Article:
Newscasts

PNS Daily News - March 29, 2017 


Here’s a look at what’s making news today: Trump follows through on promises to dismantle climate policies; the head of the White House-Russia investigation says he won’t step down; and coast-to-coast opposition grows to Session’s sanctuary cities stance.

Daily Newscasts

State Senate Passes Bill to Punish PA Sanctuary Cities

The ACLU says it has seen cases in which U.S. citizens have been held in Pennsylvania jails on erroneous ICE detainers. (Neil Conway/Flickr)
The ACLU says it has seen cases in which U.S. citizens have been held in Pennsylvania jails on erroneous ICE detainers. (Neil Conway/Flickr)
February 10, 2017

HARRISBURG, Pa. - A bill that has passed in the state Senate would penalize sanctuary cities and counties in Pennsylvania.

Senate Bill 10 would withhold state money from municipalities that don't cooperate with federal immigration authorities. According to Sara Rose, an attorney with the ACLU of Pennsylvania, that could put places in a double bind for not complying with federal requests to hold a person in detention for possible immigration proceedings.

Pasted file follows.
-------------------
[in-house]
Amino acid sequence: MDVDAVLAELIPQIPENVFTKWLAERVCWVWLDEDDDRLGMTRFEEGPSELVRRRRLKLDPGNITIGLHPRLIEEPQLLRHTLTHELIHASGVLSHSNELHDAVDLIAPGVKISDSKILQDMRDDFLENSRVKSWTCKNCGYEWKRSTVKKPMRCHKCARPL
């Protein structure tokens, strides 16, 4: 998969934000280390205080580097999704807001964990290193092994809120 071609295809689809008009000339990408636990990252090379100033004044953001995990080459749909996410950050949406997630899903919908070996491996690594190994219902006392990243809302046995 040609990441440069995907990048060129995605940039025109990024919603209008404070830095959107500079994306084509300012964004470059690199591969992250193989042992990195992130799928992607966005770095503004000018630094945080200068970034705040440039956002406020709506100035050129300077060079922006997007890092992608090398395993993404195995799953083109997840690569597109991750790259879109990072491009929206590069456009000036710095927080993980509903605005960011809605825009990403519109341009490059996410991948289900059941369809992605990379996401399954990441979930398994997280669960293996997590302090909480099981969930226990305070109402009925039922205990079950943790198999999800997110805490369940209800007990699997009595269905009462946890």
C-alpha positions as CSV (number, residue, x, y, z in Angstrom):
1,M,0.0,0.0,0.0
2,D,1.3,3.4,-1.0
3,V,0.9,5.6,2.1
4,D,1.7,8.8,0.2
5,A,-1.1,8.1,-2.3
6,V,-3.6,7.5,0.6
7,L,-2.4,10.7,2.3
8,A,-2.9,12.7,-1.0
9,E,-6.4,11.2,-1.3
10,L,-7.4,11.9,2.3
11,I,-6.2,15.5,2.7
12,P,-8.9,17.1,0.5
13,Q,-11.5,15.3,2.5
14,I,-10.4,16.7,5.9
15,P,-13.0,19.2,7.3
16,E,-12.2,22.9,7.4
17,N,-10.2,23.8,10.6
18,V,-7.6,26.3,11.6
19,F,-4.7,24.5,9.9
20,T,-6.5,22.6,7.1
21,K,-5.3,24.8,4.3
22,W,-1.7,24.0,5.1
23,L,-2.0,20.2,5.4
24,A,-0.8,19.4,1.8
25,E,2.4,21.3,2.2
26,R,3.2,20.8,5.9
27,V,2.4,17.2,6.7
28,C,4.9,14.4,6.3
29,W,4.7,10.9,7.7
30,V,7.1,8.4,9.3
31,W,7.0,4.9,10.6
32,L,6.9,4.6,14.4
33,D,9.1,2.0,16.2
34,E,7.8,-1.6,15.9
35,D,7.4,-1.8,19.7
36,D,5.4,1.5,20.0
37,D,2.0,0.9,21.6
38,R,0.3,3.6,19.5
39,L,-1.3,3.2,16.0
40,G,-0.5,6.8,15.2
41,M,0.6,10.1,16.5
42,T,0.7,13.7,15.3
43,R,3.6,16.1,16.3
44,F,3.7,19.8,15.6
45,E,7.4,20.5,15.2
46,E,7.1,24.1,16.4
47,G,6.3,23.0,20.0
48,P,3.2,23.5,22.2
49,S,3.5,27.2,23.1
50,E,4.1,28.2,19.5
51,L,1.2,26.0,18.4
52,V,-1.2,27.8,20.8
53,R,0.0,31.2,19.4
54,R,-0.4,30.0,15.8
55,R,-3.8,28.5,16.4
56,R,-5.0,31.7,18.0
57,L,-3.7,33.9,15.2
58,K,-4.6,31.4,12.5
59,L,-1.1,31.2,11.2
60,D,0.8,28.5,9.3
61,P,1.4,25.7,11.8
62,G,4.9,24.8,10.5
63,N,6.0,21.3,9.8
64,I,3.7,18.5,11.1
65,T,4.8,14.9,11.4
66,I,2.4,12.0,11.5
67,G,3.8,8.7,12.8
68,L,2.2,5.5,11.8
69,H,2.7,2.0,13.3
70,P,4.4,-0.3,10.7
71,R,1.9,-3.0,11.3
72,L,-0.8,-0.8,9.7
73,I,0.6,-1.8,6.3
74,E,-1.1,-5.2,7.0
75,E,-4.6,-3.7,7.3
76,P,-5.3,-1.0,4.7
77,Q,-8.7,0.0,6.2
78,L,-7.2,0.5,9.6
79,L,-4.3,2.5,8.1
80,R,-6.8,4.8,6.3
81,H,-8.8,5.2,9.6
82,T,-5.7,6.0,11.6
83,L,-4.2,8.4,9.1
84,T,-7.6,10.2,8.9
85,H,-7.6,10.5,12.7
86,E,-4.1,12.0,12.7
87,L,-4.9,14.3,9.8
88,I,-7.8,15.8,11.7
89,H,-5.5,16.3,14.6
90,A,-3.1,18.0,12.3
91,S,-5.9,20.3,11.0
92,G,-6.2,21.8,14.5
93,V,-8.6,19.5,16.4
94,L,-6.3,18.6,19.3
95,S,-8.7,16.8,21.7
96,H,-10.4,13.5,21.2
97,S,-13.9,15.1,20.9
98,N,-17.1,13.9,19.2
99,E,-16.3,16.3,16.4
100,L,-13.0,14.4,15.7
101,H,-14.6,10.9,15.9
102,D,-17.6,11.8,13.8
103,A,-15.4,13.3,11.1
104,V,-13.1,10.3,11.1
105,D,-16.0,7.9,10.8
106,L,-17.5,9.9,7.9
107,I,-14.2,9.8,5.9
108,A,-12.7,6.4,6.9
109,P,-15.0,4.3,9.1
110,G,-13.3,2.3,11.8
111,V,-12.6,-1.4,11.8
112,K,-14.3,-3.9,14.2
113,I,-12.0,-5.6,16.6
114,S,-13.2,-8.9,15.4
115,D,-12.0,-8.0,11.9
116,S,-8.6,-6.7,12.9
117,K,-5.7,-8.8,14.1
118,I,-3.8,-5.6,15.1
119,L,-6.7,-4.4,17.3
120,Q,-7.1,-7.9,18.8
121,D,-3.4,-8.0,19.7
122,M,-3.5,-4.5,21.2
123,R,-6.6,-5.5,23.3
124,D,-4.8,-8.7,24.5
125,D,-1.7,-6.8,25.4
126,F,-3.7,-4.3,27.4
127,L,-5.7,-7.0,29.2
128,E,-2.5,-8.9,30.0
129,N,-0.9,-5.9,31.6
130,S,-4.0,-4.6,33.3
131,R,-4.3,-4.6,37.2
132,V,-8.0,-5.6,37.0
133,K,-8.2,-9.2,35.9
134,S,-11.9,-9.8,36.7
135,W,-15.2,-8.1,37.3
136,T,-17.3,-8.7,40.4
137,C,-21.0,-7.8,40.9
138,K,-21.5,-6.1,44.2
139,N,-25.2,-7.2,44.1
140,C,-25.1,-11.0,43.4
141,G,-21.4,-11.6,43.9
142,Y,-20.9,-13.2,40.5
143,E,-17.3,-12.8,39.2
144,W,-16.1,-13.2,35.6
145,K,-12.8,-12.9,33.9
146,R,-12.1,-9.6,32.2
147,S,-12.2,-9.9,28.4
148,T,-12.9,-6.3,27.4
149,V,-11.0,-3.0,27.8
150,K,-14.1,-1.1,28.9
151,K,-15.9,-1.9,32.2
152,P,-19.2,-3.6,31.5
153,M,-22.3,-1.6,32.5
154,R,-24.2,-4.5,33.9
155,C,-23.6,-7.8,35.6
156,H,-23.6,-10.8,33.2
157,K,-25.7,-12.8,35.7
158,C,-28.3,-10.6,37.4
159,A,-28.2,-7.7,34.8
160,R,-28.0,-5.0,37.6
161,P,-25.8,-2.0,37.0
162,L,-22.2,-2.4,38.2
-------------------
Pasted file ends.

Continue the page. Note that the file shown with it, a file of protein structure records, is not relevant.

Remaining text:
"If county jails hold people under these ICE detainers and it turns out that there's no probable cause to believe that the person is in the country without authorization," she said, "the county can be liable for damages to the person who's being held."

SB 10 now goes to the House of Representatives for consideration. Proponents of the legislation say it is about upholding the rule of law, but Rose pointed out that ICE detainers are only administrative requests and are not reviewed by a judge. She said the detainers often are issued by ICE field agents based solely on suspicion that a person may not have authorization to be in the country.

"In fact, we've had two cases here, just in Pennsylvania," she said, "on behalf of U.S. citizens who were held in jail on immigration detainers that had been issued erroneously."

Nineteen jurisdictions in Pennsylvania have announced their intentions to not cooperate with federal immigration authorities. If the bill becomes law, Rose said, the ACLU would look for ways to challenge it in court.

"We think it sets a dangerous precedent," she said, "and can really cause problems for municipalities and their relationship with immigrant communities."

Gov. Tom Wolf's office has expressed concerns about the legality of some aspects of the legislation.

The text of SB 10 is online at legis.state.pa.us.

Andrea Sears, Public News Service - PA